Business ethics are dead

Business Ethics are dead!

Doing the wrong thing for the right reason

Business ethics are dead prof garyBusiness ethics are dead – a thing of the past. We will teach our children about this oxymoron called “Business Ethics”. They will hang onto our lips, amazed at this foreign concept that is long forgotten.

Case Study: You are the CEO of a South African company. You have won a tender with a business based in West Africa to the value of $10m. The buyer of the customer contacts you and tells you that the contract will be finalised as soon as you pay $100k into his personal account (taking bribes are acceptable in this country). If you lose this tender, you have to retrench 500 of your workers.
What will YOU do? Will YOU pay the bribe or not?

I have posed this fictional case study to thousands of students and executive staff, over the years. Always with the same result.

There are four questions you should ask yourself whenever you are faced with an ethical dilemma.

  • Is it legal? In other words, will you be violating any laws, regulations or company policies by engaging in this activity?
  • Is it balanced? Is it fair to all parties concerned both in the short-term as well as the long-term? Is this a win-win situation for those directly as well as indirectly involved?
  • Is it right / fair? Most of us know the difference between right and wrong, but when push comes to shove, how does this decision make you feel about yourself?
  • Do I mind others knowing what I have decided? (Transparency) If you are shy about doing something and would not like others to know about it, it is probably unethical.

In most of the cases, when dealing with “grey decisions”, just one of these questions is not enough. But by taking the time to reflect on all four, you will often find that the answer becomes very clear.

More than 87% of the people I have asked what decision they will make (to pay the “bribe” or not), said that they will definitely pay the $100k to secure the tender. In doing so, they have ensured that 500 people are not put on the street. And if you consider that these 500 people support 4 people or more each, they have in fact guaranteed that 2 000+ people are cared for. Can we fault this? Have they not made the RIGHT decision?

Two years down the line, the same companies are again in a similar situation. Now the contract value is $20m and the “bribe” is $1m. But the catch this time is, if the CEO does not pay it again, the buyer will expose his previous action of paying the first bribe. The buyer is in a country where bribery is acceptable, whilst the CEO is in SA. Bribery in business, and politics, is rife in South Africa today. Surely then it is acceptable? “Everybody does it” – I hear you say. “I cannot do business in SA without paying commissions (or finder’s fees)” “My first responsibility is to grow my business and be able to pay my staff”. “I will do anything to achieve my targets”.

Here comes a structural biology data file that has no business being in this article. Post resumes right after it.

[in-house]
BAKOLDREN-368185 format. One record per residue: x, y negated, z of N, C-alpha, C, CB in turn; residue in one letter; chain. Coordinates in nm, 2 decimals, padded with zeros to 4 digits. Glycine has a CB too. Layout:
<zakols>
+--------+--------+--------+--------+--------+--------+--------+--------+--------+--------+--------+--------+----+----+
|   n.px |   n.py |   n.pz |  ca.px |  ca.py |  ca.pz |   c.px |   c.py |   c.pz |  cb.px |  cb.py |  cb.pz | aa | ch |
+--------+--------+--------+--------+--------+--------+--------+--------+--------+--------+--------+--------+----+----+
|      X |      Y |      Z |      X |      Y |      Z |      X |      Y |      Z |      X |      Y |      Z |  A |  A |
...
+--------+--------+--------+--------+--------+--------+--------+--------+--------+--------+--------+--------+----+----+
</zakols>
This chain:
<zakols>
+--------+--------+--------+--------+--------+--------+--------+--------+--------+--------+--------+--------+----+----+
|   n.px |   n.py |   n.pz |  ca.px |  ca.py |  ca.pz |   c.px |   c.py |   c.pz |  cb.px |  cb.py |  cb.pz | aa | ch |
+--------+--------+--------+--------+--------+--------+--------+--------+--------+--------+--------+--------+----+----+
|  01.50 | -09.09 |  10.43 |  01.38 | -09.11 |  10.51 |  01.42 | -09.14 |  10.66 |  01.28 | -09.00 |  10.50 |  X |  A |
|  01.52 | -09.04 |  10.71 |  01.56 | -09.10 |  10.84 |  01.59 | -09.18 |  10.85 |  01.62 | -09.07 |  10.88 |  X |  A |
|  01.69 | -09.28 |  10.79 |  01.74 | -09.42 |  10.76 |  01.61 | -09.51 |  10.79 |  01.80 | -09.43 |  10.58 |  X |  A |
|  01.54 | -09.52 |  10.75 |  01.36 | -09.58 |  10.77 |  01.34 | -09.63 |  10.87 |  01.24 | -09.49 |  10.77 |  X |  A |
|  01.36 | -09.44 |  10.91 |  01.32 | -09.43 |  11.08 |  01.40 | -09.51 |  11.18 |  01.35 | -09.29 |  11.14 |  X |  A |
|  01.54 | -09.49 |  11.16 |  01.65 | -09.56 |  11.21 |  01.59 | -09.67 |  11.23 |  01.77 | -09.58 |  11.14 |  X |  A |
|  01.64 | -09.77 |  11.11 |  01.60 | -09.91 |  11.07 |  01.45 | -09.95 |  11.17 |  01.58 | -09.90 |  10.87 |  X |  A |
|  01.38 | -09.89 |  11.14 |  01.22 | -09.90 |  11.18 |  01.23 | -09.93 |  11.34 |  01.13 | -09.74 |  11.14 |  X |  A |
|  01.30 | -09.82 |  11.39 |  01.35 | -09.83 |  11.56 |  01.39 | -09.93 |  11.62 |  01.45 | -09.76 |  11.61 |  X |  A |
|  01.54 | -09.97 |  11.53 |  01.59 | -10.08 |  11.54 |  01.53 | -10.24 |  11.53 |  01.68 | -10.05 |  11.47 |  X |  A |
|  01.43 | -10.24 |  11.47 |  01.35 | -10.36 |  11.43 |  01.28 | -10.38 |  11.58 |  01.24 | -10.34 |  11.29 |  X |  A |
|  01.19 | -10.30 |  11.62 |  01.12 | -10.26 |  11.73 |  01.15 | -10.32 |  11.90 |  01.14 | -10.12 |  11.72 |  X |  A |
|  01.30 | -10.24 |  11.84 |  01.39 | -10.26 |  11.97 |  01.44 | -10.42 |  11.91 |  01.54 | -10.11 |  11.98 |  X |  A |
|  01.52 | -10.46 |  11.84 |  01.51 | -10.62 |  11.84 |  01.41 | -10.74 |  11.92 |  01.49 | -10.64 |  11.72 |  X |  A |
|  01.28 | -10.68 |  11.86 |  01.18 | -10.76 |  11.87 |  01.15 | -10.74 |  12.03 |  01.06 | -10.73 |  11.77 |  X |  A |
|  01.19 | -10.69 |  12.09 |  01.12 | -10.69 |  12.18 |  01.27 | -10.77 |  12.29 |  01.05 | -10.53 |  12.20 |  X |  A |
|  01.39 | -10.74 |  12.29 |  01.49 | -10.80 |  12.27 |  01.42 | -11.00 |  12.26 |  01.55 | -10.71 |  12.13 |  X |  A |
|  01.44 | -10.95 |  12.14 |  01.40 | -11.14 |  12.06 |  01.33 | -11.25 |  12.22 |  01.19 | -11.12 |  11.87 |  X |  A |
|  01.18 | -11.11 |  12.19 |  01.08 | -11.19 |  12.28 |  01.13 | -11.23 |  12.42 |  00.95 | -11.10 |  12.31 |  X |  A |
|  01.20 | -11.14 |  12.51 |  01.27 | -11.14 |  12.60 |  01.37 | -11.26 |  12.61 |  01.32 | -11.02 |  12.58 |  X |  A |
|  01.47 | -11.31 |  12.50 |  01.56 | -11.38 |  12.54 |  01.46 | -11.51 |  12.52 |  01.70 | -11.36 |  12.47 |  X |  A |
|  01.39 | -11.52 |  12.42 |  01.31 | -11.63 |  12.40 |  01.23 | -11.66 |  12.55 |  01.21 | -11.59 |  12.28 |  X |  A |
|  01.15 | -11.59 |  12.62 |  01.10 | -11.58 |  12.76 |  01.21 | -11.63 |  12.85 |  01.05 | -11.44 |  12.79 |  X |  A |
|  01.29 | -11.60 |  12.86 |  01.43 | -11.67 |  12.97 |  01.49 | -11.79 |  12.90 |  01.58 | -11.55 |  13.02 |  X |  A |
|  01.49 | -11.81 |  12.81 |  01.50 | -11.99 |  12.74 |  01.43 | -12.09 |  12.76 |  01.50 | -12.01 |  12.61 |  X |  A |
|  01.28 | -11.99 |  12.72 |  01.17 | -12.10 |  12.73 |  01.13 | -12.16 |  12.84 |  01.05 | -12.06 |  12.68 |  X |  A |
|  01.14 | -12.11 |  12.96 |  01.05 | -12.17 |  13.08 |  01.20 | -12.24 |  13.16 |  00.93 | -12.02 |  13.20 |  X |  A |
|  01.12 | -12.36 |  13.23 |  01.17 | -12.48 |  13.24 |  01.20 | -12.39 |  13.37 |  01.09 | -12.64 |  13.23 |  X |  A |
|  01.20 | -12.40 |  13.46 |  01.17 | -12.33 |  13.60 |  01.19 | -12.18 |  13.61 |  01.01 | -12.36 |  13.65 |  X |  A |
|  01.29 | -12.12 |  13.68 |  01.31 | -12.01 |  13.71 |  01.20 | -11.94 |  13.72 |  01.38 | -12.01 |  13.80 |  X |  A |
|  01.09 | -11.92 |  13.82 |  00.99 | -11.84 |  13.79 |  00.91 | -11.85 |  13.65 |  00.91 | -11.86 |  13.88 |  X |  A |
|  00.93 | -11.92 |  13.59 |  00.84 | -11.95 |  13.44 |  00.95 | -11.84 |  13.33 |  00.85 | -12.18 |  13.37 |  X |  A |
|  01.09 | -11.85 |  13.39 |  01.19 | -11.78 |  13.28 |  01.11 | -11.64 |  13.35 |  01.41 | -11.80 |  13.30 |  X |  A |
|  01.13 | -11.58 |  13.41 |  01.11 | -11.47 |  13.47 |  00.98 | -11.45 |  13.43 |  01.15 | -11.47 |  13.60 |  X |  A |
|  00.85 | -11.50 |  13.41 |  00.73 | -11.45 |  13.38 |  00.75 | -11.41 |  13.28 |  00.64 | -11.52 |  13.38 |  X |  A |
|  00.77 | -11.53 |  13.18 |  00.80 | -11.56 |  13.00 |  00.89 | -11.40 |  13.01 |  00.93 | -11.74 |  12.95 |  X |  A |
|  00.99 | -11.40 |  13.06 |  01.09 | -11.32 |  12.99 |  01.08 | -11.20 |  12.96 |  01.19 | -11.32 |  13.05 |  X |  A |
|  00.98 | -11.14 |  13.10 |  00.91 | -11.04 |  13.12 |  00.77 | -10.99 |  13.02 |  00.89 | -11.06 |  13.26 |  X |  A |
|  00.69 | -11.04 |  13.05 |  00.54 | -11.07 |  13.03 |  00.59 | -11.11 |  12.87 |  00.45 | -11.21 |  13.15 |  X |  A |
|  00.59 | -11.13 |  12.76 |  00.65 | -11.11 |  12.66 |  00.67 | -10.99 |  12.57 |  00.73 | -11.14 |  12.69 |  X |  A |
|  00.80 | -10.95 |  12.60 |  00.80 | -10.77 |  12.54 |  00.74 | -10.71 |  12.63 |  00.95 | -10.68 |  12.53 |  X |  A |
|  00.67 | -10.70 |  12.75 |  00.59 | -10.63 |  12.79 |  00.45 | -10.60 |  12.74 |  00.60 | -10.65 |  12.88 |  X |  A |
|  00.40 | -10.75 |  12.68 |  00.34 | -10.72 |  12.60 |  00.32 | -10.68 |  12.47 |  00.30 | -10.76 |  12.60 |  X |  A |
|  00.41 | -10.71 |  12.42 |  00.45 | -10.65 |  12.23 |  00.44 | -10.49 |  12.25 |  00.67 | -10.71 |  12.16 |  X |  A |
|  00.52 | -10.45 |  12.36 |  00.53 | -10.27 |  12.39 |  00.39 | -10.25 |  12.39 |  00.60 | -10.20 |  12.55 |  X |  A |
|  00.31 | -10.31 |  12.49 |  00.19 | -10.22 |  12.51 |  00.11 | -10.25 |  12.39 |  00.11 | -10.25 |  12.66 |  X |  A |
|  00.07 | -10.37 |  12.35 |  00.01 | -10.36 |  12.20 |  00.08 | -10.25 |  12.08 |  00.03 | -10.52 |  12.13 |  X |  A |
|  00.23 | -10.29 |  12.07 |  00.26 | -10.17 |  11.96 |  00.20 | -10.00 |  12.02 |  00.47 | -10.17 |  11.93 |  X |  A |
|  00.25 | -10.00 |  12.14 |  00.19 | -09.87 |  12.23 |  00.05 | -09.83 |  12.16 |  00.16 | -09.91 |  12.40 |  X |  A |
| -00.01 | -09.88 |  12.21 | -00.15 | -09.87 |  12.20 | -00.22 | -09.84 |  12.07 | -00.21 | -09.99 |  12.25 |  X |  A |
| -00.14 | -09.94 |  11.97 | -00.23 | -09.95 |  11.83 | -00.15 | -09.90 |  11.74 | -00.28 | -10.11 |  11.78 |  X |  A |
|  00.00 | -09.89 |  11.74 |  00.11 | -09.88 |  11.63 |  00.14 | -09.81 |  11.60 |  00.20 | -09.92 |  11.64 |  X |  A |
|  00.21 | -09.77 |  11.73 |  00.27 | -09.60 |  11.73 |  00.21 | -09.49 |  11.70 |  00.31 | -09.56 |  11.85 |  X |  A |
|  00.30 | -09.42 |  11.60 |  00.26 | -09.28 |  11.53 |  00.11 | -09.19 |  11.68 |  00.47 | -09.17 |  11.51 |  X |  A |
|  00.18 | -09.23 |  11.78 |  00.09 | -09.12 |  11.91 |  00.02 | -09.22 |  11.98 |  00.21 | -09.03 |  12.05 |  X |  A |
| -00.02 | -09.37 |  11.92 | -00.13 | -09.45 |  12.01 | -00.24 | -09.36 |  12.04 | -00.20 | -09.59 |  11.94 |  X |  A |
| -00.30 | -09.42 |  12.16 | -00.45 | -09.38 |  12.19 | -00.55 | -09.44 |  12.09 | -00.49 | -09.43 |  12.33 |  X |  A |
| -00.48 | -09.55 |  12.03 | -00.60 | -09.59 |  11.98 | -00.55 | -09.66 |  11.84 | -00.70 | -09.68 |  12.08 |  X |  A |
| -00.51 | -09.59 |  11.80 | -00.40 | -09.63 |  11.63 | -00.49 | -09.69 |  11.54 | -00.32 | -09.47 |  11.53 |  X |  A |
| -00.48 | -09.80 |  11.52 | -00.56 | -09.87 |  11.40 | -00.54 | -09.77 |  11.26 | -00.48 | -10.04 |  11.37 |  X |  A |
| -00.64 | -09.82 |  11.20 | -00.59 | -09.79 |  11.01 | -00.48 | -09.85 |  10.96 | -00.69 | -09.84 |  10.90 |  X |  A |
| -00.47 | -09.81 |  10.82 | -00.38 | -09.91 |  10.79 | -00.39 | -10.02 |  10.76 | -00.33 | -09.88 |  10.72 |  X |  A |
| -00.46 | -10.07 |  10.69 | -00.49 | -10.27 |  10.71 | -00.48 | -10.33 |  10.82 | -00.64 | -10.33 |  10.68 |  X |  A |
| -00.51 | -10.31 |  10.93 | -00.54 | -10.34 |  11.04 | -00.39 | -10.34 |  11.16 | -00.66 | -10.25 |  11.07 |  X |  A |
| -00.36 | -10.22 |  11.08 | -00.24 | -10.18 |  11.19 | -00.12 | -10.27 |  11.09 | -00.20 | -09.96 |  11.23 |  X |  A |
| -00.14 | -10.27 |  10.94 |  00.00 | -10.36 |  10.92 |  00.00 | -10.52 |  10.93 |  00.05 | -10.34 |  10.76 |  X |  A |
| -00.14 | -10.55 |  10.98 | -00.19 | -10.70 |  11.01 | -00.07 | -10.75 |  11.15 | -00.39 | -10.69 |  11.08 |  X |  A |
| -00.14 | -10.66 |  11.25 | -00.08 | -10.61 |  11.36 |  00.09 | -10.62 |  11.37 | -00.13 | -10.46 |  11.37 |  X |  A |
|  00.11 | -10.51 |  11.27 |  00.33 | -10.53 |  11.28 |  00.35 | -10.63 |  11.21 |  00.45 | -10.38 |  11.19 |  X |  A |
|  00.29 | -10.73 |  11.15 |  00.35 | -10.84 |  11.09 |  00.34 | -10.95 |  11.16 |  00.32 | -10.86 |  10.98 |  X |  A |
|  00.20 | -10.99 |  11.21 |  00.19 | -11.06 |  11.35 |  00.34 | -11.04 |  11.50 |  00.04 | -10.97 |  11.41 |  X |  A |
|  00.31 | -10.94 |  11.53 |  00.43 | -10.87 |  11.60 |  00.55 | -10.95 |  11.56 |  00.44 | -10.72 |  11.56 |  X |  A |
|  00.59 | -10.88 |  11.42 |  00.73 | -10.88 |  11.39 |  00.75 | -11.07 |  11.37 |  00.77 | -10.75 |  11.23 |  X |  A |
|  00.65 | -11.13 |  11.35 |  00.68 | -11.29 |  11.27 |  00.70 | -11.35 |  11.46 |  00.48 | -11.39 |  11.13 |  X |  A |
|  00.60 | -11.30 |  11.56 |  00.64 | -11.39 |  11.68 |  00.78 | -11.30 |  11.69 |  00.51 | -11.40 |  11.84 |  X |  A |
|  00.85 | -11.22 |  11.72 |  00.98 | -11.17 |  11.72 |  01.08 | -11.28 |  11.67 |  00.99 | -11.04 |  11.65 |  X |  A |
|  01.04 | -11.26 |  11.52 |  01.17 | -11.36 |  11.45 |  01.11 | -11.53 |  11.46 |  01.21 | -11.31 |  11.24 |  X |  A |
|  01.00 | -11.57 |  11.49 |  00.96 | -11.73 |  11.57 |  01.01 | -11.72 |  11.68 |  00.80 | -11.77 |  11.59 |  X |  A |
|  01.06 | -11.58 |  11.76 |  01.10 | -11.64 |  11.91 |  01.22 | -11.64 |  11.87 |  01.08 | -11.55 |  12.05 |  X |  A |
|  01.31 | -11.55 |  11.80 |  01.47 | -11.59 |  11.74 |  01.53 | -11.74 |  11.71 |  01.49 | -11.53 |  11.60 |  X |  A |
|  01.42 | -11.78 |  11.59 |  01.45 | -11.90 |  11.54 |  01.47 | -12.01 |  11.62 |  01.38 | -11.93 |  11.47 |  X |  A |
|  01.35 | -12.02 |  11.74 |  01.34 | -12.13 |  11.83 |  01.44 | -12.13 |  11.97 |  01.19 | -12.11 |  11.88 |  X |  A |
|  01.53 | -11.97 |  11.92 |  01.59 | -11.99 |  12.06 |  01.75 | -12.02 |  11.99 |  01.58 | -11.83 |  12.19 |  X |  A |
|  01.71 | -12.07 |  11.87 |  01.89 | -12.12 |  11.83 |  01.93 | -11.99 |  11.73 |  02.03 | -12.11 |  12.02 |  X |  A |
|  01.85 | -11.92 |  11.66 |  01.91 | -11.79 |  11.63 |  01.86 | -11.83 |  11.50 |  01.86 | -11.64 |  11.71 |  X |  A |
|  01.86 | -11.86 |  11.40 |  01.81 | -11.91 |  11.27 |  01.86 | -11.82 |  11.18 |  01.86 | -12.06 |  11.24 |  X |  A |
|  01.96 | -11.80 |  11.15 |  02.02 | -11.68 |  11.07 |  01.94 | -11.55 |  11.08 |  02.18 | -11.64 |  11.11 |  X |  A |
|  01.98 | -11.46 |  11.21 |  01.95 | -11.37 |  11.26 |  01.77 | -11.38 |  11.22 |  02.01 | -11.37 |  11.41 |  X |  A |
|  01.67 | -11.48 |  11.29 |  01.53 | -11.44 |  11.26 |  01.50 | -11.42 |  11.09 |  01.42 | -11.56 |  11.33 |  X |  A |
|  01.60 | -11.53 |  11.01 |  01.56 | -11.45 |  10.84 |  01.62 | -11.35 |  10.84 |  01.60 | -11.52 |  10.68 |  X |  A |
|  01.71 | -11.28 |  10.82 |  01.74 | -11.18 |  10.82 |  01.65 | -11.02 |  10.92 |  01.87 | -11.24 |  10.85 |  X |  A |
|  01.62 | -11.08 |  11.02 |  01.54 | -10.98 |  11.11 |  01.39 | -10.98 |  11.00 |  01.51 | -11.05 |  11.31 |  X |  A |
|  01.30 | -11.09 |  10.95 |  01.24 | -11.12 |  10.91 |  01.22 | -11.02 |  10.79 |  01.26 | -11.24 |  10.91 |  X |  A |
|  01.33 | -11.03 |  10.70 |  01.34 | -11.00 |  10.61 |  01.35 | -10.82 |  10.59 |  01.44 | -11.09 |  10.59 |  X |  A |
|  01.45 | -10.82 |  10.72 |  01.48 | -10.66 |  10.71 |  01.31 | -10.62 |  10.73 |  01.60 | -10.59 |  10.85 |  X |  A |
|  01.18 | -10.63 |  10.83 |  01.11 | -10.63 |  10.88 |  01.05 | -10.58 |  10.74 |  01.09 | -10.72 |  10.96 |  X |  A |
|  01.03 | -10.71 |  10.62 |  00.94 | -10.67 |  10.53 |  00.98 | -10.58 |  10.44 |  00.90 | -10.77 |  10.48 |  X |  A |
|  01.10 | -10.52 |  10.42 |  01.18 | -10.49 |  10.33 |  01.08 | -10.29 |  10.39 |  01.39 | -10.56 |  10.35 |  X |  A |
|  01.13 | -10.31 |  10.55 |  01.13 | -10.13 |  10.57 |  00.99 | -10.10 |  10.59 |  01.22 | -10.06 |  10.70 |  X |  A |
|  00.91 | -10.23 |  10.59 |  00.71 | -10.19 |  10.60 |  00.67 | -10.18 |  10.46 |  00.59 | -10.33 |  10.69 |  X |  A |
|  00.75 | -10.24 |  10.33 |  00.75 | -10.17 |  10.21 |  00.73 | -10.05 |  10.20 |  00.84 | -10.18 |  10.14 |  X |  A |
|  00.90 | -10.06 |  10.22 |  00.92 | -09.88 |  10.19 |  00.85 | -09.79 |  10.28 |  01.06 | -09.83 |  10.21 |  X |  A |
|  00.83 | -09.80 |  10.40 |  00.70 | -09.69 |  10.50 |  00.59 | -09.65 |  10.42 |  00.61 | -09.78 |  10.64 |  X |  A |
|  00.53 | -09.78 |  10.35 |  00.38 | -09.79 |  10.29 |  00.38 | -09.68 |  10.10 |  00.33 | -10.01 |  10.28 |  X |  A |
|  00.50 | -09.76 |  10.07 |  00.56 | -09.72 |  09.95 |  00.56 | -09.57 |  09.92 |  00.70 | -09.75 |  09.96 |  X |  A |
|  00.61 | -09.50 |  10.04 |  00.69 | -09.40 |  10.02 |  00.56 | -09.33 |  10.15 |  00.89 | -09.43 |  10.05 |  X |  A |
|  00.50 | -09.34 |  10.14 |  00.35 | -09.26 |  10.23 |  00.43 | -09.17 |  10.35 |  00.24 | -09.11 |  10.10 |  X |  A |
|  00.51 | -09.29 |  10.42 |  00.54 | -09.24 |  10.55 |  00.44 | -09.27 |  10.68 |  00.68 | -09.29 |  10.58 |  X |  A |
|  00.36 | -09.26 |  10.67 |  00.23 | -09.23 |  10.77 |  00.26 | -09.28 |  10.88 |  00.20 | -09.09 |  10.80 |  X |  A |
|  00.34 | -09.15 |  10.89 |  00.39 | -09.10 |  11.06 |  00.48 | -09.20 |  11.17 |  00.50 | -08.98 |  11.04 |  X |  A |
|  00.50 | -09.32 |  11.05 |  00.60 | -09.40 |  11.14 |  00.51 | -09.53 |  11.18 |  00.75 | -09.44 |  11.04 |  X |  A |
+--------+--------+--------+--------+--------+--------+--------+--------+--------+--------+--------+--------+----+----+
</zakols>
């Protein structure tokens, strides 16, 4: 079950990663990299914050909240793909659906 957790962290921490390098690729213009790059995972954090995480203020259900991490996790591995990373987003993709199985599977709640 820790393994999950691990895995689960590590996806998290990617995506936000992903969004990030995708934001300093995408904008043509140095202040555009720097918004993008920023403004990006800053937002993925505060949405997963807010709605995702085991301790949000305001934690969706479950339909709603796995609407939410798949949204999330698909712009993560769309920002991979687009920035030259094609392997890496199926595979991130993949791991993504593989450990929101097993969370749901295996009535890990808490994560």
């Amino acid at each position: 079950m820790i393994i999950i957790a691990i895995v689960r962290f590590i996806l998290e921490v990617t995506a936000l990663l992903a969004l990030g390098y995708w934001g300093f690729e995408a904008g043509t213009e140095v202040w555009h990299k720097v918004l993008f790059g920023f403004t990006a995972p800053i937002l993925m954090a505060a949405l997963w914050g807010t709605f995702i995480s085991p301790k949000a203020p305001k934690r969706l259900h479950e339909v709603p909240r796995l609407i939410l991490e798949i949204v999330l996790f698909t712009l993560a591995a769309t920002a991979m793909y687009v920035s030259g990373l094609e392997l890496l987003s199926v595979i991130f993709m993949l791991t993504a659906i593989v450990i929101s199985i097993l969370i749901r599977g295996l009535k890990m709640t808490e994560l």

With all the corruption taking place, where high profile people are implicated, seemingly without dire consequences – we can make a great case for stating that “Business Ethics are dead”. We have been de-sensitised. We can easily put a spin on any decision: We are making “wrong” decisions for the right reasons.

“So we must think through what management should be accountable for; and how and through whom its accountability can be discharged. The stockholders’ [and stakeholders’] interest, both short and long-term, is one of the areas. But it is only one”. [Peter Drucker]

What do you think? Are ethics in business dead? Can we still resurrect it, or should we just give up and carry on with our unethical lives?

Prof Gary advises executive management on methods to turn their companies around and how to increase net profit. He critically analyses a company, recommended strategies and help with implementation through interim management. He developed a course and business tools to help industry leaders to disrupt their industries through innovation (Disrupt and Grow).